Potential Clinical Applications of Statins Targeting the Microvasculature

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Cardiovascular Disease

The pleiotropic actions of statins have been postulated to account for the impressive clinical benefits observed in atherosclerotic cardiovascular disease independent of cholesterol lowering. Improved microvascular function likely contributes to these benefits. Hypercholesterolemia, diabetes, and hypertension are all associated with impaired endothelium-dependent vasodilation, which is improved within days by statin therapy in humans. The stimulation of angiogenesis by these agents would be expected to promote the normal adaptive response of the microcirculation to chronic ischemia. In a murine model of hind limb ischemia, simvastatin at a dose of 0.1 mg/kg promoted new capillary formation and collateral flow. The microcirculation also plays an important role in the progression of large vessel plaques. The vasa vasorum of these arteries is the source of inflammatory cells that can promote plaque rupture. Statins may help to stabilize such lesions. Some investigators have speculated that the anti-angiogenic effects of high-dose statin therapy, by reducing plaque neovascularization, contributes to their clinical efficacy. The role of the anti-inflammatory effects of statins in atherosclerosis is suggested by the observation that these agents reduce C-reactive protein, an important risk factor for cardiovascular events.

Vascular smooth muscle cell hyperplasia and endothe-lial dysfunction are felt to underlie the pathogenesis of pulmonary hypertension. Statins attenuate and reverse experimental models of pulmonary hypertension.

Ischemia-ReperfUsion Injury (IRI)

An impairment of eNOS activity and increased ROS generation, followed by adherence of leukocytes and thrombosis within the microvasculature, are key events in the development of IRI. In multiple studies of cardiac IRI, pretreatment with statins reduces infarct size and left ventricular dysfunction. Significant protection has also been demonstrated in animal models of IRI in lung, brain, and kidney at physiologically relevant doses (e.g., 0.5mg/kg of simvastatin). In most studies, an important mechanism appears to be enhancement of NO activity, as NOS antagonists reversed the statin effect.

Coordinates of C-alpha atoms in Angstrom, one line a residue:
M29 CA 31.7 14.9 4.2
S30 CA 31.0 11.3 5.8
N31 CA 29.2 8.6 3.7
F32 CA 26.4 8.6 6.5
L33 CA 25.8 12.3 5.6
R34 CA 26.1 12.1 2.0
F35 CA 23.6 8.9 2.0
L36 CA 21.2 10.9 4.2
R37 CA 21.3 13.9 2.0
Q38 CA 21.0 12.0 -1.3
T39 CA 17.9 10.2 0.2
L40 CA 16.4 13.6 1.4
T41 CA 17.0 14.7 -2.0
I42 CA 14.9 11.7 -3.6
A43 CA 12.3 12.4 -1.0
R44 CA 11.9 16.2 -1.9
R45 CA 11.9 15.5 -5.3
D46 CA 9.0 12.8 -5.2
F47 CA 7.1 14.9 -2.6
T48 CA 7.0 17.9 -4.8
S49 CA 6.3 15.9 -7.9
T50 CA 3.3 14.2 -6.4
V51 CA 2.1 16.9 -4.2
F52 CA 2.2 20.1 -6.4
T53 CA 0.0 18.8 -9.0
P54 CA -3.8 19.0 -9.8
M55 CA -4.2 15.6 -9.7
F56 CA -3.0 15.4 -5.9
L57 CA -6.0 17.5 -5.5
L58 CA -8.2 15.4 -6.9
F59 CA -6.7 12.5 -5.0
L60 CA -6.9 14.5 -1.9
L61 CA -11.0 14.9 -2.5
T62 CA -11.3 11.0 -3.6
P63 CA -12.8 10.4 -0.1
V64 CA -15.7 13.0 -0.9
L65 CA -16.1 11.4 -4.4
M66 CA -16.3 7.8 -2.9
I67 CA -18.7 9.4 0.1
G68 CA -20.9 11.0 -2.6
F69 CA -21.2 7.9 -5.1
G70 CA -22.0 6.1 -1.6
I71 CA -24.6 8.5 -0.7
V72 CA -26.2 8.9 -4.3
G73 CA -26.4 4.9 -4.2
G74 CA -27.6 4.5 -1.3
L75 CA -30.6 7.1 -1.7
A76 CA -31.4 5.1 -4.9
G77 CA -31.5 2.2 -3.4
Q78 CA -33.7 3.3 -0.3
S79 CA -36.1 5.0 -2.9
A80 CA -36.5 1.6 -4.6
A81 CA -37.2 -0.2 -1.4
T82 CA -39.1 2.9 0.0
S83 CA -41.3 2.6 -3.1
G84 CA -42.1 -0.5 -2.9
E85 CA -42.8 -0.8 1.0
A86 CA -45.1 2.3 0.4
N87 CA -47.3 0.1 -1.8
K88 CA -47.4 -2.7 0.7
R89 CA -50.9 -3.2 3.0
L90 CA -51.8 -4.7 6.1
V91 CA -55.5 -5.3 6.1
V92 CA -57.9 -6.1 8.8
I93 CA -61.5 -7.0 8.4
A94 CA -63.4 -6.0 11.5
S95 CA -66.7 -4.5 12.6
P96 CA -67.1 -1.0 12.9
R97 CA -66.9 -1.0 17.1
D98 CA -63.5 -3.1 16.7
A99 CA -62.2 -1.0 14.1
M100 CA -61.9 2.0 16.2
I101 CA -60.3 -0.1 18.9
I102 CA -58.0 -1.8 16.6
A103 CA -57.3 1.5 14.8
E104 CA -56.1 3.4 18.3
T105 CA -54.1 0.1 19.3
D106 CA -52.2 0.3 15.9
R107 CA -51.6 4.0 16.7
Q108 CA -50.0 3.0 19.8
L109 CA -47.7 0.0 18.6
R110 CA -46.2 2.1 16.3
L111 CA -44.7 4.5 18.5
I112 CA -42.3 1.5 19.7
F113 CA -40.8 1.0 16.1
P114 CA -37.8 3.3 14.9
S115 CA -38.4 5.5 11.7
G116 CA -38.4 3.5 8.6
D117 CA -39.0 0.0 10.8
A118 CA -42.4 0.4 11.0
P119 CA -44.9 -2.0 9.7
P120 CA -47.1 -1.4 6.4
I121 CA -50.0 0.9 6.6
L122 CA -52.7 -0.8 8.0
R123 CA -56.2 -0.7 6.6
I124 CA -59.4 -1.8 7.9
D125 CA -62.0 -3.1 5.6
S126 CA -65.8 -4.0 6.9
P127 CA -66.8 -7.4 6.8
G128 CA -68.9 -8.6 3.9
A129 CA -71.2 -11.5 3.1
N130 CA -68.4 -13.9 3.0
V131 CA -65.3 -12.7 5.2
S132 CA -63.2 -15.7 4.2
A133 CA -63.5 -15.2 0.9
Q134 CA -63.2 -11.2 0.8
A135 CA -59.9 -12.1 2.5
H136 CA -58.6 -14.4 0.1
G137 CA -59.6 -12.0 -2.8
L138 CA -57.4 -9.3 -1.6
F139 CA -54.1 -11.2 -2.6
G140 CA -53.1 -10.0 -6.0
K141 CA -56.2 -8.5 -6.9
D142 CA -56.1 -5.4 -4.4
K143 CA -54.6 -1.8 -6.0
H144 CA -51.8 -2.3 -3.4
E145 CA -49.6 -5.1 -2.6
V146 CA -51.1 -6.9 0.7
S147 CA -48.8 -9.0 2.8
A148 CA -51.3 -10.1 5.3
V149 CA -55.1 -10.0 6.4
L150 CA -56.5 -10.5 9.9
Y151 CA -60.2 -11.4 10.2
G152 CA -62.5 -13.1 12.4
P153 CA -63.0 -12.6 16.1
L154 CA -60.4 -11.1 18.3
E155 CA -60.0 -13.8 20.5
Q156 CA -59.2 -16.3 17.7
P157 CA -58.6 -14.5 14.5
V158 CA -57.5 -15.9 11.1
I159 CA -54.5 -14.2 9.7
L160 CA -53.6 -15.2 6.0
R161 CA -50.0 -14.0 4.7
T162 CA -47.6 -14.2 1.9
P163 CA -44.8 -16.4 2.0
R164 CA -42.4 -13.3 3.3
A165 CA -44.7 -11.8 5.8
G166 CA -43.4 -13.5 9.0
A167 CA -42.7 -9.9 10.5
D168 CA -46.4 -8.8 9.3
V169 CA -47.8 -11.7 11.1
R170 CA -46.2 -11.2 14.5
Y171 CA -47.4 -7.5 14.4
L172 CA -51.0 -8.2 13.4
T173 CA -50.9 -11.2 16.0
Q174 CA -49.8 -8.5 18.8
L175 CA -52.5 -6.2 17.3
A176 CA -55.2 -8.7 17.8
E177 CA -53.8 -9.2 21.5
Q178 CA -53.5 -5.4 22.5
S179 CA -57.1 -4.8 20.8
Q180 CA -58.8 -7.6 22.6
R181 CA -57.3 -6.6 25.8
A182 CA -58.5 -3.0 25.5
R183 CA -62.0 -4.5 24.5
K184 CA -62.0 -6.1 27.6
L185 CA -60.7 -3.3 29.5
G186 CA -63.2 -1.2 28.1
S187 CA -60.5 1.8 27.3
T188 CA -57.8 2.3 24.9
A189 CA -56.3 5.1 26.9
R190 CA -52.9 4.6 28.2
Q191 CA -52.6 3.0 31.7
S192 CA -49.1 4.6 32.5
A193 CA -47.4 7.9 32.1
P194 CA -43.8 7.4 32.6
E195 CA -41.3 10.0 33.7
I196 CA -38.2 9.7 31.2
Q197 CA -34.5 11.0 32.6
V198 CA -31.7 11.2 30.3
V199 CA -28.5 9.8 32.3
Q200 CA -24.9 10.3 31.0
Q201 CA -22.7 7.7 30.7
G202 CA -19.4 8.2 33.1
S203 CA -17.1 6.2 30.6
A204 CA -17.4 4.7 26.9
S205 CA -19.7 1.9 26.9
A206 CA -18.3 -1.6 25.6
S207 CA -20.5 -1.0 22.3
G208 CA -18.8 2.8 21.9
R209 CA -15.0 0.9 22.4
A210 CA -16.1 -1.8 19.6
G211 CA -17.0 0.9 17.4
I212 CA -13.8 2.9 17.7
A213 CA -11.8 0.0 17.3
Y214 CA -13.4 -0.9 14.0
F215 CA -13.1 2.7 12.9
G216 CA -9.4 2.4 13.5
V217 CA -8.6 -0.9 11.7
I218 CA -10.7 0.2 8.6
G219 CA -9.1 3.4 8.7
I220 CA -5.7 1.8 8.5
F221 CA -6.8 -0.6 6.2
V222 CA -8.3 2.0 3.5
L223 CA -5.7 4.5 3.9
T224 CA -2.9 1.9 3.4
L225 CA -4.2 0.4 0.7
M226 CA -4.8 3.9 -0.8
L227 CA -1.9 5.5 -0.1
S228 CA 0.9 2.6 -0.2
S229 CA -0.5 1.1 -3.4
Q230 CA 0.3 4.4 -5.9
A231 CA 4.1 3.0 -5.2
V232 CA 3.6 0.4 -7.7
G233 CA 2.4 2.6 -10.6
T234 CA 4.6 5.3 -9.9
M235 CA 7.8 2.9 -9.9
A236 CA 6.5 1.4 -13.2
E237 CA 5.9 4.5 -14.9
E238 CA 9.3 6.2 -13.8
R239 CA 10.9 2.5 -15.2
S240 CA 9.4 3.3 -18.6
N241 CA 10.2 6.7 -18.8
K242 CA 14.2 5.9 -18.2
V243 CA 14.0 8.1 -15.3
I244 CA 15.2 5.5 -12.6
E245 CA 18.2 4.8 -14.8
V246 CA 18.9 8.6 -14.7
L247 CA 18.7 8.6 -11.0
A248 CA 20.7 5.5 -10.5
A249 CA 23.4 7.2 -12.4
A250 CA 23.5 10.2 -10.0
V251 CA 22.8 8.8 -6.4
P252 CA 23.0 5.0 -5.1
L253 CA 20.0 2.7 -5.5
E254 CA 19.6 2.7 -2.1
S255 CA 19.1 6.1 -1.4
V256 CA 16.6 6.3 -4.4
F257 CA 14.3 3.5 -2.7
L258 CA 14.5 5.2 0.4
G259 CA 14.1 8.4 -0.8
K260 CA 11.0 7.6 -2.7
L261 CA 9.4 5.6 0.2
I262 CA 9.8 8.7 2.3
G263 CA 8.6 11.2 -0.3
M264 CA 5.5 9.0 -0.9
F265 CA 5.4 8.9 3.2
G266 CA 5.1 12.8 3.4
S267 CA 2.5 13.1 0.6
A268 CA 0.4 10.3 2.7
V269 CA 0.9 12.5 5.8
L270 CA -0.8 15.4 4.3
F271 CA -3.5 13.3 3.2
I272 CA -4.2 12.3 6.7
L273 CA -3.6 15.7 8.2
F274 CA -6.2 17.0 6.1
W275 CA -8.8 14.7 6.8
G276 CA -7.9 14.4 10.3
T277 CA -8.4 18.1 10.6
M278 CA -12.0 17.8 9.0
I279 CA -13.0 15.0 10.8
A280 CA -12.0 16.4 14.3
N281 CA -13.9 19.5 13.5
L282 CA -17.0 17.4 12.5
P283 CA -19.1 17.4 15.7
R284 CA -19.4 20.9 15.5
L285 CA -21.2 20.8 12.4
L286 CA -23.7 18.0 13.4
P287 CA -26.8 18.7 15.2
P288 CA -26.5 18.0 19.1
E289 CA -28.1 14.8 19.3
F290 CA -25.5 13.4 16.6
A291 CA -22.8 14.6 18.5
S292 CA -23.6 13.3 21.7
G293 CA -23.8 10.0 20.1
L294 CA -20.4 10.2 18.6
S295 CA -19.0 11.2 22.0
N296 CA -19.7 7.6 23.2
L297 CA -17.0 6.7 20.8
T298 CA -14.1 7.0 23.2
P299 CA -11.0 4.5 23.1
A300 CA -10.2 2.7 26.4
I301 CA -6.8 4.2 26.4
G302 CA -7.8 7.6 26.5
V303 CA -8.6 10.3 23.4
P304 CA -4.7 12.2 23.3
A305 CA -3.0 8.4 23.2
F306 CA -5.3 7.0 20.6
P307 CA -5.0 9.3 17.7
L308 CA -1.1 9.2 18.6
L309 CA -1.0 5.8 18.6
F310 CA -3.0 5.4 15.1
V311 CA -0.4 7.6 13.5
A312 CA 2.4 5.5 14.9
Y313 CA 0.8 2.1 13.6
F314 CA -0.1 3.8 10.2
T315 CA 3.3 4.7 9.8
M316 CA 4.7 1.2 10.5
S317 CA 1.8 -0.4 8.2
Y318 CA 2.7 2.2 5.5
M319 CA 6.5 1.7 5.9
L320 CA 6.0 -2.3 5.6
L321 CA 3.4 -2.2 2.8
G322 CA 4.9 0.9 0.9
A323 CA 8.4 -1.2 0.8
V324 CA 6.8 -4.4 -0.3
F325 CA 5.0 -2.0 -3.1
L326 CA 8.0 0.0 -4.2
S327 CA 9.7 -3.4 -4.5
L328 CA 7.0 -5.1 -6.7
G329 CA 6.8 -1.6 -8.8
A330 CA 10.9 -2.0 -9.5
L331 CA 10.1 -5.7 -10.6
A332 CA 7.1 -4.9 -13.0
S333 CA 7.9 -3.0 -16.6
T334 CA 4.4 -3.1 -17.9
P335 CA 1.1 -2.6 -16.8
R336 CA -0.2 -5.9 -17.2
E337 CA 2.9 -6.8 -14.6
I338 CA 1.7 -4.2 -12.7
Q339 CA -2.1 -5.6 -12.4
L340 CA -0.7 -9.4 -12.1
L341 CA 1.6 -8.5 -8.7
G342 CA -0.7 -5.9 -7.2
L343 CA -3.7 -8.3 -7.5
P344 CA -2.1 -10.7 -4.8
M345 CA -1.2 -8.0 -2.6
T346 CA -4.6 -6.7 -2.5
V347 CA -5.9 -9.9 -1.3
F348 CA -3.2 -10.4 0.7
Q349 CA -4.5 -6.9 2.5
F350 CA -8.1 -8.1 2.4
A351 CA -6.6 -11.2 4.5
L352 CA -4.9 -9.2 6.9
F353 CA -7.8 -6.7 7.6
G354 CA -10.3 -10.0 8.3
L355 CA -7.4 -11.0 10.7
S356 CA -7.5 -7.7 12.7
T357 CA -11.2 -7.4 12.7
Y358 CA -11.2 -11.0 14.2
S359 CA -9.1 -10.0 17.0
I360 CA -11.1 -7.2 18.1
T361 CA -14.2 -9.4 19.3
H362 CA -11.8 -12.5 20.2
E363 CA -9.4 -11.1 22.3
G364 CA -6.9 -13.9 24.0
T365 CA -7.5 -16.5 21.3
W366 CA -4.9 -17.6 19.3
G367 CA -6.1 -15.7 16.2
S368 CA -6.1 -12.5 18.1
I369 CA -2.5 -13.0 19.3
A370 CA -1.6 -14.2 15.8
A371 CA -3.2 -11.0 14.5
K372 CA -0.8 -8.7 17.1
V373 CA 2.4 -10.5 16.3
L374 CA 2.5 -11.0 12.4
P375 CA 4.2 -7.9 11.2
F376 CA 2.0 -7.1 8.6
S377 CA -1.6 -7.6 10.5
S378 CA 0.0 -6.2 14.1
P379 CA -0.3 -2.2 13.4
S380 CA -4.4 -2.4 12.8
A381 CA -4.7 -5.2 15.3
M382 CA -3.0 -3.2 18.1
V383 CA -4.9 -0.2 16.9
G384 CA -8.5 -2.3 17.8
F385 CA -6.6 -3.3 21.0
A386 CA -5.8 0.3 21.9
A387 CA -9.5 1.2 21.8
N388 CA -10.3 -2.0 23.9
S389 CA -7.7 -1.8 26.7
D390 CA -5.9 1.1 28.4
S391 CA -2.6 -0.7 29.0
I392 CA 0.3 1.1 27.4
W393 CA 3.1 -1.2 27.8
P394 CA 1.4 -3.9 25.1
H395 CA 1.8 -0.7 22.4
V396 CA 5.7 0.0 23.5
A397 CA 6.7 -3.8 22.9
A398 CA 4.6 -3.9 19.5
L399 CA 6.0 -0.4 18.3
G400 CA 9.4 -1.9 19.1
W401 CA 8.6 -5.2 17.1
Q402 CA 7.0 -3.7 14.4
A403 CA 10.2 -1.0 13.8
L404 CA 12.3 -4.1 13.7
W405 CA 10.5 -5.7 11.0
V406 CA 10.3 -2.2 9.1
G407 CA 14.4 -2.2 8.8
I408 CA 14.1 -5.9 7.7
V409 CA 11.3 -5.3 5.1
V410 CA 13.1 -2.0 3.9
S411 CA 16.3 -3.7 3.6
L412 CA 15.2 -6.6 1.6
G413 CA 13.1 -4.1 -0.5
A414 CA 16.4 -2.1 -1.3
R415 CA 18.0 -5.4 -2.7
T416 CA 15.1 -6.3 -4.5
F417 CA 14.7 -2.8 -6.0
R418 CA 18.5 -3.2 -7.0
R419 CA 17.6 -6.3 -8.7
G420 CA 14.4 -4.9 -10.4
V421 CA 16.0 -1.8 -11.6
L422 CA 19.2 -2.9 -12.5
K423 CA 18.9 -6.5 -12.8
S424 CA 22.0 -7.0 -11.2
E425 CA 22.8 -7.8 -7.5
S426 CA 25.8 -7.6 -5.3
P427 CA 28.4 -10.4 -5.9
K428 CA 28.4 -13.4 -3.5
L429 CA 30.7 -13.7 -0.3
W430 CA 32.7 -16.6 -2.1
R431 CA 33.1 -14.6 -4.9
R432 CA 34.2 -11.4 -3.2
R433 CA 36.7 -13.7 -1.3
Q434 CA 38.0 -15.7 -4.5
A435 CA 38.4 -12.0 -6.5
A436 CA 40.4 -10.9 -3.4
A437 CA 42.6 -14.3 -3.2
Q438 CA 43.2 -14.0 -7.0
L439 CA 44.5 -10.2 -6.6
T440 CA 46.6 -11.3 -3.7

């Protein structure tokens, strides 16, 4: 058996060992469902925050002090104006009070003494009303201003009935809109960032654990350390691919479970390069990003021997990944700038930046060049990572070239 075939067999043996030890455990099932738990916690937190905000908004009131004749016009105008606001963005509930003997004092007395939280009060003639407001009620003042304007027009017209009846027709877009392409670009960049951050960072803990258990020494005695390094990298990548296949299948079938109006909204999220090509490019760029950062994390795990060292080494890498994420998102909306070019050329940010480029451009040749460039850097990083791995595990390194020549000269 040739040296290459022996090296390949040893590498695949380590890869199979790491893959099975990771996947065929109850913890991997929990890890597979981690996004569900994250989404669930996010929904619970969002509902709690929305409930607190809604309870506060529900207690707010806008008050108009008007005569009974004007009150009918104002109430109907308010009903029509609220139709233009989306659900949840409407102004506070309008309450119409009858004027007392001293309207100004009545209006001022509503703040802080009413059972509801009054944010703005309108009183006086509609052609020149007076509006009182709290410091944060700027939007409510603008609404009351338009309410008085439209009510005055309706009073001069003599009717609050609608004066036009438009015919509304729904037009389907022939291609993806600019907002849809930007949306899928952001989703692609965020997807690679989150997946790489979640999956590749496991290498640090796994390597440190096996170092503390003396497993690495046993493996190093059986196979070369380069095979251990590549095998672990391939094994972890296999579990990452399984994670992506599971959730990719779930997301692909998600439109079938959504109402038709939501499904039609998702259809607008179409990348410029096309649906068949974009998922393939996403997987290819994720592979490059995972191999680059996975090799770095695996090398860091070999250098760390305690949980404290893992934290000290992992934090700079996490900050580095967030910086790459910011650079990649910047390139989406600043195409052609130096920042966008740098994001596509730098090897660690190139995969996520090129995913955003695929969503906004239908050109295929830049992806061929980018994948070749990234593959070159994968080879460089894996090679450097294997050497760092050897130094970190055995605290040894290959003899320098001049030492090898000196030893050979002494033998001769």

IRI is thought to underlie the pathogenesis of the multiple organ dysfunction syndrome complicating sepsis. A provocative retrospective study reported a mortality of 6 percent in bacteremic patients taking statins compared with 28 percent in nonusers of statins.

Neurologic Disease [10]

Statins inhibit the migration of lymphocytes across the blood-brain barrier and attenuate the severity of experimental autoimmune encephalomyelitis, a model of multiple sclerosis. A small clinical trial demonstrated a 45 percent reduction in the number of gadolinium-enhancing lesions on MRI. Alzheimer's dementia is becoming increasingly recognized as a disorder of the cerebral microcirculation. Epidemiologic data suggest a 70 percent reduction in the prevalence of dementia in statin users, and large trials are currently underway.

Transplant Rejection

The use of pravastatin in heart transplant recipients is associated with a significant reduction in acute rejection, as well as transplant coronary vasculopathy. A recent retrospective study reported a surprisingly lower incidence of acute rejection and obliterative bronchiolitis after lung transplantation. No reduction in renal allograft rejection has been observed with statin therapy, although statins may improve survival in these patients by reducing cardiovascular events.

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